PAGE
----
3.2. Physicochemical Composition of Fermented and Unfermented Potato Peels

The pH value of both peels decreased significantly (P ≤ 0.05) throughout the fermentation period as shown in Figure 1, with Irish potato peels having a higher pH value compared to Sweet potato peels. The pH values ranged between 5.03a ± 0.02 and 6.93e ± 0.01 before and during fermentation. The TTA increased significantly (P ≤ 0.05) throughout the fermentation period also for both peels, as shown in Figure 2, with Sweet potato peels showing a higher TTA value compared to Irish potato peels. The TTA values ranges between 0.80a ± 0.02 and 3.80e ± 0.04 before and during fermentation. The Temperature of fermented potato peels increased insignificantly (P ≥ 0.05) for both peels throughout fermentation period as shown in Figure 3, ranged from 22.00a ± 1.00˚C to 30.00c ± 2.00˚C before and during fermentation. However, the same initial and final temperature value was observed in both peels.

3.3. Proximate Composition of Irish and Sweet Potato Fermented Peels

The percentage composition of moisture, ash, fat and protein content of both peels increased insignificantly (P ≥ 0.05) while the crude fiber and carbohydrate composition decreased insignificantly (P ≥ 0.05) until the last day of fermentation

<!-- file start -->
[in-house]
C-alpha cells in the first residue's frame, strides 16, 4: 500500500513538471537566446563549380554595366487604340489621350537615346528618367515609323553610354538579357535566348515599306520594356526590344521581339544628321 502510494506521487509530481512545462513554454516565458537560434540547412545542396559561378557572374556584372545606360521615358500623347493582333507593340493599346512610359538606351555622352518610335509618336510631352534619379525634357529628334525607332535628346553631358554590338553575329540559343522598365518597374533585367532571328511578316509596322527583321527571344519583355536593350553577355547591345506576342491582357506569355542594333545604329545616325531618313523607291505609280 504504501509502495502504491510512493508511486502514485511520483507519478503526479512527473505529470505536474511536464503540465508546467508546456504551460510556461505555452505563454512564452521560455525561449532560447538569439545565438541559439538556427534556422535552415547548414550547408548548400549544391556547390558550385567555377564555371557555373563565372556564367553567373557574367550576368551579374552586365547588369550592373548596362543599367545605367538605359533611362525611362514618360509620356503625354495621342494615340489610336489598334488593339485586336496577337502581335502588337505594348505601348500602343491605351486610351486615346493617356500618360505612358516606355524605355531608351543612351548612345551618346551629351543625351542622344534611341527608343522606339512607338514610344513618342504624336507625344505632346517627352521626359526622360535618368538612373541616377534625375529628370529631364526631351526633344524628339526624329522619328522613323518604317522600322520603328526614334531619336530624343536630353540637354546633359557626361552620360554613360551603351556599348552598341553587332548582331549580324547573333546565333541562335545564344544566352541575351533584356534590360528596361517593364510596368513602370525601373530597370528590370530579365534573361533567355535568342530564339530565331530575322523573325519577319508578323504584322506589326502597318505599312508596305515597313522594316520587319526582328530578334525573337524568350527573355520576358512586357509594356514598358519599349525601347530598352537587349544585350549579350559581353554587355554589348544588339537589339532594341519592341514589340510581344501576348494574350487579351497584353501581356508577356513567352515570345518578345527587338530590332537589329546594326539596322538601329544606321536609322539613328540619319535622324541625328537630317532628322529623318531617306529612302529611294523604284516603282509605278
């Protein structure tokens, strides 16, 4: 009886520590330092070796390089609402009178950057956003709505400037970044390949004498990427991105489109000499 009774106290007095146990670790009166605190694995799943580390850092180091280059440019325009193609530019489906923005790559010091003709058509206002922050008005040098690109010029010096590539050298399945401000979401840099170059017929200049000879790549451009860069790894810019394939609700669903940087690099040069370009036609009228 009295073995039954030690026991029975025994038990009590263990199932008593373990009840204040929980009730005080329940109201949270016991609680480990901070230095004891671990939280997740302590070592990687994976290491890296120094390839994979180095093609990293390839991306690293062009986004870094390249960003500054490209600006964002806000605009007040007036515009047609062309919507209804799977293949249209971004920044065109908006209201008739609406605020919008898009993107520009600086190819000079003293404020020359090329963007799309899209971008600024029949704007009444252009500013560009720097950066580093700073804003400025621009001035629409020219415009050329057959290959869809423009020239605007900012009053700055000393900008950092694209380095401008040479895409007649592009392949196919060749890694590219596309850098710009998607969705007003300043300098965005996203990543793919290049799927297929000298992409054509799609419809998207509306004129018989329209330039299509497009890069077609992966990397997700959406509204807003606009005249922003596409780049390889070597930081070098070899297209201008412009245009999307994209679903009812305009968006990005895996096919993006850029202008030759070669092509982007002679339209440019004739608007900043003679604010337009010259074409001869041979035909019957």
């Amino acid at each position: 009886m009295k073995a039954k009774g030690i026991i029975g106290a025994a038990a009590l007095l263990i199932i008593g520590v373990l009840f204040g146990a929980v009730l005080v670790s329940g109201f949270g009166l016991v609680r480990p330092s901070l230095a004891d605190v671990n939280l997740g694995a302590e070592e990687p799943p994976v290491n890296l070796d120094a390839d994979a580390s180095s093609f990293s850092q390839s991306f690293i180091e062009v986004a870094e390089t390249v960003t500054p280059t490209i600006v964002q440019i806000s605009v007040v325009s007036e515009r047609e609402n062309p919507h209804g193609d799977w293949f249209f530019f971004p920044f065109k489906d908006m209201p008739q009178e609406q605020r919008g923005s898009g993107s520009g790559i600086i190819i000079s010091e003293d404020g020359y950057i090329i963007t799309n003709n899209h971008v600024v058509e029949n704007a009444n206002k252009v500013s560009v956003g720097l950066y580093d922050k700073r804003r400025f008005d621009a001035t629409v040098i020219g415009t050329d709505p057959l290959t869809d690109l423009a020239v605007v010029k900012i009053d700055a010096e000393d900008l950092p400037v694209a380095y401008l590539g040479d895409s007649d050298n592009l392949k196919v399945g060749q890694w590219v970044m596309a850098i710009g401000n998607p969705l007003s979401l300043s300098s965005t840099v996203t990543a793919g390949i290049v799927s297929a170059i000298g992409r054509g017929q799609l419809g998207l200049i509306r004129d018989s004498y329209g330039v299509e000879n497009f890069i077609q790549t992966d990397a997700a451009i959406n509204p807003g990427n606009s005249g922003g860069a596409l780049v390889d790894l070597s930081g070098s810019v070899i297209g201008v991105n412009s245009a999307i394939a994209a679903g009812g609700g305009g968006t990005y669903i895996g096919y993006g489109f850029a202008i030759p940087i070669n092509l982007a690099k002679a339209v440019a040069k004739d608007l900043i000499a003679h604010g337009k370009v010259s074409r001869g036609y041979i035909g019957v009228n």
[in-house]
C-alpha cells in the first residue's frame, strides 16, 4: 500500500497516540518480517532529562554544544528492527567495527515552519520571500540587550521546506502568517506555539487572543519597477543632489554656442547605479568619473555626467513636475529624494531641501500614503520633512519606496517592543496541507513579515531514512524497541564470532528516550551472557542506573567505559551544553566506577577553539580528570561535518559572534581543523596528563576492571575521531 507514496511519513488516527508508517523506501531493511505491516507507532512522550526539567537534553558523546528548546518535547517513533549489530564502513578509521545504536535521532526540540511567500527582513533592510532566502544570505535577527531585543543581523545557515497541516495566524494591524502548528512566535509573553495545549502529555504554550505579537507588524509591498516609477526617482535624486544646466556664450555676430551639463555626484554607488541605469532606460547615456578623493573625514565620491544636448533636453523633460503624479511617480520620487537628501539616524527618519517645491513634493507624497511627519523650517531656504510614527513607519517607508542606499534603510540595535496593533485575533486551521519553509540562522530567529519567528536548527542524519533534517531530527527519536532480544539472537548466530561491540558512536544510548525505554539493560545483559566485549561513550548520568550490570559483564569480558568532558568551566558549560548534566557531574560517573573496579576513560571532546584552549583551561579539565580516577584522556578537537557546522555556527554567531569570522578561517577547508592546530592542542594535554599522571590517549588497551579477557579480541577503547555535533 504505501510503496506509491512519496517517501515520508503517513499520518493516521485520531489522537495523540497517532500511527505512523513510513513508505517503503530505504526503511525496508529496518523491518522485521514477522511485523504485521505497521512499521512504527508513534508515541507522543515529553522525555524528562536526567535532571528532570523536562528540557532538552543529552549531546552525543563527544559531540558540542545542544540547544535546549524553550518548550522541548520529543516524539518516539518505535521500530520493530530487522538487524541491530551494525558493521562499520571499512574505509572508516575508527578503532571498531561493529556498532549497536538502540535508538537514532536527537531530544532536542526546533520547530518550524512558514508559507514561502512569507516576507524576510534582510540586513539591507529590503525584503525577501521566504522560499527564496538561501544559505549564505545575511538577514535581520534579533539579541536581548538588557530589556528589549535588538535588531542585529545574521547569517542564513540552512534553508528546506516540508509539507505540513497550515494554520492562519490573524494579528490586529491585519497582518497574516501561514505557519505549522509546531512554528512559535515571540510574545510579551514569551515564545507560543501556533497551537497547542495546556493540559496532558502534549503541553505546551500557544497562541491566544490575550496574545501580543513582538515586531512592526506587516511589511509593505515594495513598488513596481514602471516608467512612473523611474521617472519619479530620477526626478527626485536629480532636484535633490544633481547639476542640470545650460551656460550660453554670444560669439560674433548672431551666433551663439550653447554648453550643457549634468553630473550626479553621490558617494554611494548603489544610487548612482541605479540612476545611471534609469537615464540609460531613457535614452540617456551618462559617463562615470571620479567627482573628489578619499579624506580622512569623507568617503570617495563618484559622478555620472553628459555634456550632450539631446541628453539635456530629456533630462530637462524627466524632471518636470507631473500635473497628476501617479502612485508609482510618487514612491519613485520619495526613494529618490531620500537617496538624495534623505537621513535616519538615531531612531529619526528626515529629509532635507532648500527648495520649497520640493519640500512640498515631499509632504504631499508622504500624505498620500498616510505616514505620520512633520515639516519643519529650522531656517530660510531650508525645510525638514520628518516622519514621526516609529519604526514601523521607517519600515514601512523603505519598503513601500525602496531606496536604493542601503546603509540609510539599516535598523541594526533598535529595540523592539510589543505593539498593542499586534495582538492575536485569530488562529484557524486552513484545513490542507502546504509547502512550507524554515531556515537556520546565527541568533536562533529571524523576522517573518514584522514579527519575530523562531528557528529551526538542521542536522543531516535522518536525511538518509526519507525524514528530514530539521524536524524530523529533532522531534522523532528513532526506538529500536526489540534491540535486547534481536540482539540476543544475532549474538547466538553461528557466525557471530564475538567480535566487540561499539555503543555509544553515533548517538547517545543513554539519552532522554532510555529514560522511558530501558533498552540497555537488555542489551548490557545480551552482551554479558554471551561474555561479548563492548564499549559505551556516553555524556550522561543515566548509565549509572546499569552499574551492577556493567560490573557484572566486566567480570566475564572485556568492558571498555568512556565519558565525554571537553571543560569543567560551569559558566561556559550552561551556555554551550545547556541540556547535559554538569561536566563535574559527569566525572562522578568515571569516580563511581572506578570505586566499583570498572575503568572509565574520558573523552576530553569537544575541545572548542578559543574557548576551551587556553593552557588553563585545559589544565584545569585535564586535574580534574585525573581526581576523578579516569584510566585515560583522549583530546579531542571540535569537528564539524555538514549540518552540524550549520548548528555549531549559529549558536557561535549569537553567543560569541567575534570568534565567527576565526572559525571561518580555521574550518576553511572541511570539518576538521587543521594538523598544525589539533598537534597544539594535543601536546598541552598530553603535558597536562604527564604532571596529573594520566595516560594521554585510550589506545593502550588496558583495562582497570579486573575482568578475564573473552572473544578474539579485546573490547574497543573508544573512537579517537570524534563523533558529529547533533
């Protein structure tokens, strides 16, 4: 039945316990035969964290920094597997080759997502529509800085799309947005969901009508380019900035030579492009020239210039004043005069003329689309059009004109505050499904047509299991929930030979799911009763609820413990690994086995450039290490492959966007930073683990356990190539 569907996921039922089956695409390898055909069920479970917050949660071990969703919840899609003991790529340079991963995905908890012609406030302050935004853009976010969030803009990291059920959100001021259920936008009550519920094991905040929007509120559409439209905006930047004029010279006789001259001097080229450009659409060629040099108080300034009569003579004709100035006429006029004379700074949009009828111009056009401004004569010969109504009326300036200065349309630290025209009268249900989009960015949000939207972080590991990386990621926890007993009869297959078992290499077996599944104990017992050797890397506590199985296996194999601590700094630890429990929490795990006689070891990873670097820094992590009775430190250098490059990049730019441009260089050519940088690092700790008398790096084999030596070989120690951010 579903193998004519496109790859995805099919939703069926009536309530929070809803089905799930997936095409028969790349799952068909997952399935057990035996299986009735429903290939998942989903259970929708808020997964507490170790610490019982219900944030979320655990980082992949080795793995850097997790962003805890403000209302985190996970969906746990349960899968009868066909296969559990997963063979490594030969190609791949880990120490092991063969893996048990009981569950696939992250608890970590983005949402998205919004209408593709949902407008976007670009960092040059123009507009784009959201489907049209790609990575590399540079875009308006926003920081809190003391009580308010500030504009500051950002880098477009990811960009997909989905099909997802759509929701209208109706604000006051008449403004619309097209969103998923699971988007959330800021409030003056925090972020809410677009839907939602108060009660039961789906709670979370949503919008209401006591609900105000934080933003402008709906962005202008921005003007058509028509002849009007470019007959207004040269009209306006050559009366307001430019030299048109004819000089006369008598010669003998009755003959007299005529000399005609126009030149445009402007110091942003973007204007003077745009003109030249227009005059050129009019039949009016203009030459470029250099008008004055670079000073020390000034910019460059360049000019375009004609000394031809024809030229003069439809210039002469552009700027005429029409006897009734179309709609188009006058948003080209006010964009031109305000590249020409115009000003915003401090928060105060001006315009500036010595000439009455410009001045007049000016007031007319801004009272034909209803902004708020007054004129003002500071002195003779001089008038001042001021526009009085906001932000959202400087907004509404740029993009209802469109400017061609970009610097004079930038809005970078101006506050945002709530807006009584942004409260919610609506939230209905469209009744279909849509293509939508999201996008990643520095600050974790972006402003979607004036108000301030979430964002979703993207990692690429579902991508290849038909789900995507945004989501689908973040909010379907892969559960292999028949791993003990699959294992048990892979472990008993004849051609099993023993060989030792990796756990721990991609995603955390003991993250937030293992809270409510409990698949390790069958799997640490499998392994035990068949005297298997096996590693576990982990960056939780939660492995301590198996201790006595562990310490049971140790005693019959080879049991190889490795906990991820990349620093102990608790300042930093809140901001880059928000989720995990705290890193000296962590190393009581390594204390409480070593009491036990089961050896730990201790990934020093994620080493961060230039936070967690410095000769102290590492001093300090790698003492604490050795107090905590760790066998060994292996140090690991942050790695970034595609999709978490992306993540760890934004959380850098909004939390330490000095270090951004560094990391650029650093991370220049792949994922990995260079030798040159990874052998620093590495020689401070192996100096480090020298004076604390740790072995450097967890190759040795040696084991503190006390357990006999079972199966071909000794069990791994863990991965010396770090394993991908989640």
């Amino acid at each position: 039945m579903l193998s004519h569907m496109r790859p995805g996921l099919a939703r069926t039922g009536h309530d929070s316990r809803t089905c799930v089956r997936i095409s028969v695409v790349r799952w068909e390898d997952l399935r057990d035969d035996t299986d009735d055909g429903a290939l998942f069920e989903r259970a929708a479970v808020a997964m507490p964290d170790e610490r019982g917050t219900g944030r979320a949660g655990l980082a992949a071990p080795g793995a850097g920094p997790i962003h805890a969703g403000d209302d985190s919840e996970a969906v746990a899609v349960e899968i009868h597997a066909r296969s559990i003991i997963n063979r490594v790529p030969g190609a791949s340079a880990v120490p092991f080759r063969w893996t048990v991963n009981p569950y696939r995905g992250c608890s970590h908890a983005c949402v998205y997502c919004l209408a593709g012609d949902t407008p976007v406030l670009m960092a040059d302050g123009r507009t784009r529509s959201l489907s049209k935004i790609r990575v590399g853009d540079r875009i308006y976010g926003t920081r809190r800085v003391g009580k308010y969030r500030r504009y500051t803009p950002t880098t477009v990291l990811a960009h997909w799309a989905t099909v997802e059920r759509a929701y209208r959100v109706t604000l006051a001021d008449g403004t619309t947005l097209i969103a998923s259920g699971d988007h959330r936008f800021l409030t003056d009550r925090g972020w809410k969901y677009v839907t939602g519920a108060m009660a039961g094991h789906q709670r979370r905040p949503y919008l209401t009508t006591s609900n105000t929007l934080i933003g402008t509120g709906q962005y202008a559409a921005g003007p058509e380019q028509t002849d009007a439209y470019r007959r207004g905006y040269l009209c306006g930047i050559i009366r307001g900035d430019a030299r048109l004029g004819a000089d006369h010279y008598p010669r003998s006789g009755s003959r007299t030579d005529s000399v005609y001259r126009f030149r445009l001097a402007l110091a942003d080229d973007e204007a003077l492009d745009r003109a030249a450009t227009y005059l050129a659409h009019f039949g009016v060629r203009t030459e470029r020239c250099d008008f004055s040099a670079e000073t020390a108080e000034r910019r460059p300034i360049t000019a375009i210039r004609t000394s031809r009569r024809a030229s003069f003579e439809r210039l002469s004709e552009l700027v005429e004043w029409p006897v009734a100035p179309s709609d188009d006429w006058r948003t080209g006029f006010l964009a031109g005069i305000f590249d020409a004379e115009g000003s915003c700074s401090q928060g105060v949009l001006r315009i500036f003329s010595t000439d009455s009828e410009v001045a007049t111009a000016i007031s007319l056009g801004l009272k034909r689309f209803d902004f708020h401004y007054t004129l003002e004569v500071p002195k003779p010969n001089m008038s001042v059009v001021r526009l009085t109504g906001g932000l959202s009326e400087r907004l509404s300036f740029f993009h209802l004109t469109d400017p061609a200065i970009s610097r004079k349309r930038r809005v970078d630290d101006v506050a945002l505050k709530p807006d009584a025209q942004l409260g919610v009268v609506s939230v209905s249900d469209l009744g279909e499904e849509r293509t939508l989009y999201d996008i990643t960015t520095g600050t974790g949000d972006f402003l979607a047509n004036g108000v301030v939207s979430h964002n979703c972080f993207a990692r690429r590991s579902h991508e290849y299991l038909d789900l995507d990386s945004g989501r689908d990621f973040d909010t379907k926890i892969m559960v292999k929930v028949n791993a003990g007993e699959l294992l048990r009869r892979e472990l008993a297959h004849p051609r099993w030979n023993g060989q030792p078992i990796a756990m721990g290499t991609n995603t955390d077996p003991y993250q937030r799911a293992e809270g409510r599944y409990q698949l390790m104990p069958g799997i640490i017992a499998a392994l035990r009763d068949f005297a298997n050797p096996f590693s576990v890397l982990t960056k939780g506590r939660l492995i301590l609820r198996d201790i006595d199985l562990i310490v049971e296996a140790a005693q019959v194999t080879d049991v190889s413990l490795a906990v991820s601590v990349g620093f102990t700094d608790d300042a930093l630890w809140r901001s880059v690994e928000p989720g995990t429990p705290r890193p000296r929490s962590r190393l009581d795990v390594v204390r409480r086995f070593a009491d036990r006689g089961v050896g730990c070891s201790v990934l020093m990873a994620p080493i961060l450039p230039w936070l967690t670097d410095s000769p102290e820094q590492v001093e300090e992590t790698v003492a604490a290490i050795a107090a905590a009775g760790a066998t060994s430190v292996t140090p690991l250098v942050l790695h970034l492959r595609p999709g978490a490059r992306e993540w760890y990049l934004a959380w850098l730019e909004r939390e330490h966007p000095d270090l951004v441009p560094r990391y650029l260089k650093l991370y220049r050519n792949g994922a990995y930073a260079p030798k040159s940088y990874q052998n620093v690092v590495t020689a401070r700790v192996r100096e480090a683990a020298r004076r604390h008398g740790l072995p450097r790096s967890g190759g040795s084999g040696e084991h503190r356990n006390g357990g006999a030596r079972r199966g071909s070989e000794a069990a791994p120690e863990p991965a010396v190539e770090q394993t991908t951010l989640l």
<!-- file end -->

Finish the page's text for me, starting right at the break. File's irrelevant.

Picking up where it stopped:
Table 1. Microbial load of fermented potato peels between 24 and 96 hours.

Key: ND―not detected.

Figure 1. pH before fermentation (0 hr) and during fermentation of Irish potato (Solanum tuberosum) and sweet potato (Ipomoea batata) peels. IP is Irish potato, SP is Sweet potato.

Figure 2. Total Titratable Acidity before fermentation (0 hr) and during fermentation of Irish potato (Solanum tuberosum) and sweet potato (Ipomoea batata) peels. IP is Irish potato, SP is Sweet potato.

as compared with the unfermented peels at 0 hour, as shown in Table 2. However, Crude fiber recorded the lowest % proximate content in both peels; ranging from 2.16a ± 0.43 to 3.30bc ± 0.08 and 2.34a ± 0.15 to 3.97bc ± 0.64 while Carbohydrate recorded the highest, ranging from 53.43a ± 3.65 to 70.05bc ± 2.55 and 41.83a ± 2.64 to 65.80cd ± 4.68 during fermentation for Sweet and Irish potato peels respectively.